01765 82 40 50
9am-6pm Mon - Fri / 9am-1pm Sat

 
Chris Berry takes a wee dram of a look at the history and tradition of haggis

 

There’s probably no better time to claim a family link to Scotland than January 25 when Burns Night takes place in celebration of Robert Burns, more commonly referred to as Robbie or Rabbie, the land of the thistle’s national poet.

 

The date has become known the world over as a festive occasion with the haggis as its centrepiece often piped in by a bagpiper while all guests stand as a Burns tune is played followed by the recitation of the poet’s ode Address to a Haggis.

 

Handmade Haggis is Farmison & Co’s tartan-based culinary delight featuring mouth-watering lamb that is traditionally made up of what is referred to in Scotland as sheep’s pluck of heart, liver and lungs minced with onion, oatmeal, suet, spices and salt mixed with stock and cooked encased in the animal’s stomach, although it is now more often artificial casing. Using meat from the Cheviot & Jacob lamb breed, this is heritage breed haggis like you’ve never tasted before.

 

Haggis is known for its nutty, savoury flavour and continues to welcome and surprise those who have never experienced its delicious taste. Such has been its increasing popularity that Farmison & Co’s Michelin Star chef Jeff Baker now includes haggis in another delight of Heritage Lamb Saddle along with Old English herbs.

 

‘You really don’t know what you’re missing if you’ve not tasted well produced haggis,’ says Farmison & Co founder John Pallagi. ‘It is a delicious dish that continues to astound those for whom the ingredients don’t sound particularly appetising, yet it really is one of the most unique, flavoursome delights – and on a Burns Night there’s really nothing else that comes close.’

 

 

But is haggis really a Scottish dish?

 

Debate rages over its origin and the truth is that while popular culture and Burn Night’s increasing popularity aligns haggis somewhat indelibly with the flag of St Andrew there is no actually no clear defining moment when it can be said haggis was born truly Scottish indeed the first textual references of haggis come from, and whisper it softly the Sassenachs south of the border!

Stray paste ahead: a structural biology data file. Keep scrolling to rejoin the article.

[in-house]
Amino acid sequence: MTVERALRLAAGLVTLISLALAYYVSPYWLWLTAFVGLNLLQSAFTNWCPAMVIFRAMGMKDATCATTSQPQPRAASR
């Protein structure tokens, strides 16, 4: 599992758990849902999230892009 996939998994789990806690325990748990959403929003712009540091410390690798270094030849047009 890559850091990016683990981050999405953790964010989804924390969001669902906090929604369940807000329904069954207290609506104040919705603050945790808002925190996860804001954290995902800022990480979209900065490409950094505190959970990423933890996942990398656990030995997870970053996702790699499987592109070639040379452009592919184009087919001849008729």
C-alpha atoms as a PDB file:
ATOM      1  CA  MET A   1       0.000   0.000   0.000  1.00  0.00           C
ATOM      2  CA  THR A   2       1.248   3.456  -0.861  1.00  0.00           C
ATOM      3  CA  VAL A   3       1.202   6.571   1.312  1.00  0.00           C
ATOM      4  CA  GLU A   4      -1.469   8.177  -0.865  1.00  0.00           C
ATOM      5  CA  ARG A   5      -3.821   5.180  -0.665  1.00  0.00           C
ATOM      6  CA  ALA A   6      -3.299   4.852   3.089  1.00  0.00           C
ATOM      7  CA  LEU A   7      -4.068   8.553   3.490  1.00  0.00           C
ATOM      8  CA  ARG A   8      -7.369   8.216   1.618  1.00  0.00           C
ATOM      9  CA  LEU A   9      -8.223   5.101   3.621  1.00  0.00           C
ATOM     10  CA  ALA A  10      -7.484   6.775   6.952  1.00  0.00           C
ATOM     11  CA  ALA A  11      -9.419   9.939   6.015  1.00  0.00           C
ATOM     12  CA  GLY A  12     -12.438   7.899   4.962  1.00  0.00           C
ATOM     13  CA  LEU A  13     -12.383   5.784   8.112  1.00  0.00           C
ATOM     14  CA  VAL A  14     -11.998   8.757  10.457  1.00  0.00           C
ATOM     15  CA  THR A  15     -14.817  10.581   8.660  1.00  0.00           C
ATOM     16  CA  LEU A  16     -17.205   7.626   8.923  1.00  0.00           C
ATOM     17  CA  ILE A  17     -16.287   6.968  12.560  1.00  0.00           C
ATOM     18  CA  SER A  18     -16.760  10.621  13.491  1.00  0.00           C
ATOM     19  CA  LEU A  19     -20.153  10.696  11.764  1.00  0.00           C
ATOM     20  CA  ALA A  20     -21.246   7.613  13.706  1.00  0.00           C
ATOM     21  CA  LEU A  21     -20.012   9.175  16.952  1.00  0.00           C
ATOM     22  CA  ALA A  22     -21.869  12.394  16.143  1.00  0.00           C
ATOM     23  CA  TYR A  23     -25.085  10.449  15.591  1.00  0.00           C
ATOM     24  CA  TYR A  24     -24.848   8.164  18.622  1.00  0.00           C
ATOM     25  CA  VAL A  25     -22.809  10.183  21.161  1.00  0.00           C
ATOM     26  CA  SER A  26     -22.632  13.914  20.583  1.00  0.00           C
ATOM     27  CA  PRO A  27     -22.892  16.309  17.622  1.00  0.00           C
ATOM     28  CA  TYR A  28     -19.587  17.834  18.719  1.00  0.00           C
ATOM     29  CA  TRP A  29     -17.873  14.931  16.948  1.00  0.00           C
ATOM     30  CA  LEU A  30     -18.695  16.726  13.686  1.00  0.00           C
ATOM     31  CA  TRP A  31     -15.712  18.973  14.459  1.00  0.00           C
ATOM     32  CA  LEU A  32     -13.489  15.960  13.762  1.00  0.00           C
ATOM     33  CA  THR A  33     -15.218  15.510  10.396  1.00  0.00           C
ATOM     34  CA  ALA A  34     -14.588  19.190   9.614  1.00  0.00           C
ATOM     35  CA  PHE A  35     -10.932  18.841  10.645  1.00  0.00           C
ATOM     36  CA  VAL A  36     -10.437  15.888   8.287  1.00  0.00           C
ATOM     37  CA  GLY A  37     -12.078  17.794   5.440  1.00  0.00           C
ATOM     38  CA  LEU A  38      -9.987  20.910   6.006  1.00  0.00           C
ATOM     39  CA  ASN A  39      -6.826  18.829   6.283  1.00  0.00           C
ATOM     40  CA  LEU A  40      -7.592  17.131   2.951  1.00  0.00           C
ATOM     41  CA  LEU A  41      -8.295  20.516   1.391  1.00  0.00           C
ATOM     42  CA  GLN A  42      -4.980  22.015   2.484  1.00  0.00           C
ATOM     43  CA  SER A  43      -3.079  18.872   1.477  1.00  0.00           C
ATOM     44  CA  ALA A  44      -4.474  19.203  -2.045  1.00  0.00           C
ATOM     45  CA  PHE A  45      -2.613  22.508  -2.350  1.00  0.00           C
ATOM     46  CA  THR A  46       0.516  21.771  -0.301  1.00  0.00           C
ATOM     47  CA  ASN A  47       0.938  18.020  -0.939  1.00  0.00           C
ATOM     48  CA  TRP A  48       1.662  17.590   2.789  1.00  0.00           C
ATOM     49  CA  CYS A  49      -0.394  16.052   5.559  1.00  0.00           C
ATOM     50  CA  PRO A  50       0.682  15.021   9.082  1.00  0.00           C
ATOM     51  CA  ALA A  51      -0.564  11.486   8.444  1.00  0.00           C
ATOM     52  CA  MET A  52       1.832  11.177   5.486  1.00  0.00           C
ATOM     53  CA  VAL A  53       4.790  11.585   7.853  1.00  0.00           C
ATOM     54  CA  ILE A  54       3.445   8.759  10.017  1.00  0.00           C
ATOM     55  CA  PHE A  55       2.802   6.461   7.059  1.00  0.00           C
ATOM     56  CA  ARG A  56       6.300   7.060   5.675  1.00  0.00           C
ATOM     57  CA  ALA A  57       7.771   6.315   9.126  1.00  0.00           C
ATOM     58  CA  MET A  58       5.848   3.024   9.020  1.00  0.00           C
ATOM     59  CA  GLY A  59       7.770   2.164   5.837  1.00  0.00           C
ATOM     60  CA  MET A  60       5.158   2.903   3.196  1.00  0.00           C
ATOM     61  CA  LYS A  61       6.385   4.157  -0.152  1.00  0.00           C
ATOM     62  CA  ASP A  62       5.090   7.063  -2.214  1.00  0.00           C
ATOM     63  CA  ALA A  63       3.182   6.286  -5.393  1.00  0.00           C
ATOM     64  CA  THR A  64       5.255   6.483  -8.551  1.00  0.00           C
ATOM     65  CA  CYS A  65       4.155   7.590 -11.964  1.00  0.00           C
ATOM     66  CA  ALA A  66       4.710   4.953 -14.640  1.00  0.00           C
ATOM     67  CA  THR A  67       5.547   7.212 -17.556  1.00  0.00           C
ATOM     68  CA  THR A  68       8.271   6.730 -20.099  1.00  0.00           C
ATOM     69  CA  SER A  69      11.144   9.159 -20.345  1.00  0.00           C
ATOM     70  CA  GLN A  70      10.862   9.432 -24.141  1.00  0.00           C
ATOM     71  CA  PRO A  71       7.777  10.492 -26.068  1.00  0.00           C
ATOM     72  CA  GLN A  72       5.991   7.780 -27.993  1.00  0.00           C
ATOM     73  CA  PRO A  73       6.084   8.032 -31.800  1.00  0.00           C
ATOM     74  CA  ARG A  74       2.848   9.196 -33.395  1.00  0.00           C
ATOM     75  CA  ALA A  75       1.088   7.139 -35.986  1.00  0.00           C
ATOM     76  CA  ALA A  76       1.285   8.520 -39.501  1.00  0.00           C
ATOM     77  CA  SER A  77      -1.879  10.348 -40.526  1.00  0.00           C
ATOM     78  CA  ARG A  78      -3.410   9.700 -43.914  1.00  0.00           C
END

Folklore has it that Scottish cattle drovers bound for Edinburgh with their cattle set for sale at the market would carry the equivalent of today’s snack box in the form of a haggis, their women having prepared the ingredients encased in a sheep’s stomach for ease of portability and transportation, but the jury is out over country of origin.

 

Nicola Sturgeon may at present be more concerned with what happens to Scotland as a result of Brexit than fighting a battle over the haggis’ true birthplace, but the first known recipes for the dish then spelled ‘hagese’ made with offal and herbs appear in a cookbook dated around 1430 – in Lancashire – and another the same year when spelled ‘hagws of a schepe’. This is the very reason why Farmison & Co’s traditional dish for Burns Night festivities is Handmade English Haggis using lamb from heritage breed sheep from the Red Rose county.

 

Order of play at your Burns Night

 

If you’re attending your first Burns Night or you’re attempting to run your own this is the typical order of events:

 

  • Piping In of the Guests
  • The Host’s Welcome Speech and The Selkirk Grace
  • First Course: Soup
  • Entry of the Haggis: Piping In of the Haggis & Burns’
  • Address to a Haggis
  • Main Course: Haggis with Tatties & Neeps
  • Any Other Courses
  • Toasts: To The Immortal Memory of Robbie Burns
  • Address to the Lassies
  • Reply to the Laddies
  • Recitations of Works by Burns

 

The first Burns Supper was held by his close friends at Burns’ Cottage on 21 July 1801, the fifth anniversary of his passing but the Burns Club founded in Greenock in 1801 held their first Burns Supper on 29 January 1802 thinking it was his birth date. It was later discovered through the Ayr parish records that the date was 25 January and Burns Night has been on this date since then. Robbie Burns was born in Alloway, now a suburb of Ayr in 1759.

 

The piping in of the haggis traditionally includes the cook bringing it in on a large dish generally with a piper playing the bagpipe leading the way to the host’s table. Burns songs usually played to accompany this vary from A Man’s a Man for A’ That to a medley.

 

Soup is usually such as Scotch broth, potato soup or cock-a-leekie. Tatties and Neeps served with the haggis are mashed potatoes and mashed swede. The speeches are often light-hearted and humorous.

 

Enjoy your own wee dram on Burns Night along with mouthwatering, delicious haggis; available to buy from Farmison & Co here.